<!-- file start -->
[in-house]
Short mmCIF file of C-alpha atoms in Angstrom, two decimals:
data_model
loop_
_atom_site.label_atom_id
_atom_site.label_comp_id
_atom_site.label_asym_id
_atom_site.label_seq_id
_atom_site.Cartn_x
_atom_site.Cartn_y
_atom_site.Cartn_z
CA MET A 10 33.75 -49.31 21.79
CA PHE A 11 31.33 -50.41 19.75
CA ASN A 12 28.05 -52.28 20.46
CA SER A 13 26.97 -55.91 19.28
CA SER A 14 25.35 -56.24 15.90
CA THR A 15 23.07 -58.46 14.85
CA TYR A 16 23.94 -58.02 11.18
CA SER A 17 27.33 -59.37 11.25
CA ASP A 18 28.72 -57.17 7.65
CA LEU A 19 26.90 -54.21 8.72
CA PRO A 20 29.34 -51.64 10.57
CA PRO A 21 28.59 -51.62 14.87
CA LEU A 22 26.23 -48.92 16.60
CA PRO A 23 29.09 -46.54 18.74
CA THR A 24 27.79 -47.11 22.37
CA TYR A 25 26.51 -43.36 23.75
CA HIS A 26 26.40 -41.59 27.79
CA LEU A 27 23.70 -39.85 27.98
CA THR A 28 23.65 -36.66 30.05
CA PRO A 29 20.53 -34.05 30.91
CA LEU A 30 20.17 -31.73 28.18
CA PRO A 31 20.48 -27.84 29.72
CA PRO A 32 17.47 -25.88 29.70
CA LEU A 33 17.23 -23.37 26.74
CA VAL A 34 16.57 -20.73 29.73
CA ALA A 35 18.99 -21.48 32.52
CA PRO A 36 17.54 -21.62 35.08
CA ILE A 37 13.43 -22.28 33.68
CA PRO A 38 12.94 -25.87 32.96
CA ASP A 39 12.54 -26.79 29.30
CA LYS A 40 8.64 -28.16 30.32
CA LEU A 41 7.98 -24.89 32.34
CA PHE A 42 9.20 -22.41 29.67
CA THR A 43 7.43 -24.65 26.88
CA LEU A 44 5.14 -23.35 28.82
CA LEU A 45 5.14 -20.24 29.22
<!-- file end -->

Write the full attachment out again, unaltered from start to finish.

[in-house]
Short mmCIF file of C-alpha atoms in Angstrom, two decimals:
data_model
loop_
_atom_site.label_atom_id
_atom_site.label_comp_id
_atom_site.label_asym_id
_atom_site.label_seq_id
_atom_site.Cartn_x
_atom_site.Cartn_y
_atom_site.Cartn_z
CA MET A 10 33.75 -49.31 21.79
CA PHE A 11 31.33 -50.41 19.75
CA ASN A 12 28.05 -52.28 20.46
CA SER A 13 26.97 -55.91 19.28
CA SER A 14 25.35 -56.24 15.90
CA THR A 15 23.07 -58.46 14.85
CA TYR A 16 23.94 -58.02 11.18
CA SER A 17 27.33 -59.37 11.25
CA ASP A 18 28.72 -57.17 7.65
CA LEU A 19 26.90 -54.21 8.72
CA PRO A 20 29.34 -51.64 10.57
CA PRO A 21 28.59 -51.62 14.87
CA LEU A 22 26.23 -48.92 16.60
CA PRO A 23 29.09 -46.54 18.74
CA THR A 24 27.79 -47.11 22.37
CA TYR A 25 26.51 -43.36 23.75
CA HIS A 26 26.40 -41.59 27.79
CA LEU A 27 23.70 -39.85 27.98
CA THR A 28 23.65 -36.66 30.05
CA PRO A 29 20.53 -34.05 30.91
CA LEU A 30 20.17 -31.73 28.18
CA PRO A 31 20.48 -27.84 29.72
CA PRO A 32 17.47 -25.88 29.70
CA LEU A 33 17.23 -23.37 26.74
CA VAL A 34 16.57 -20.73 29.73
CA ALA A 35 18.99 -21.48 32.52
CA PRO A 36 17.54 -21.62 35.08
CA ILE A 37 13.43 -22.28 33.68
CA PRO A 38 12.94 -25.87 32.96
CA ASP A 39 12.54 -26.79 29.30
CA LYS A 40 8.64 -28.16 30.32
CA LEU A 41 7.98 -24.89 32.34
CA PHE A 42 9.20 -22.41 29.67
CA THR A 43 7.43 -24.65 26.88
CA LEU A 44 5.14 -23.35 28.82
CA LEU A 45 5.14 -20.24 29.22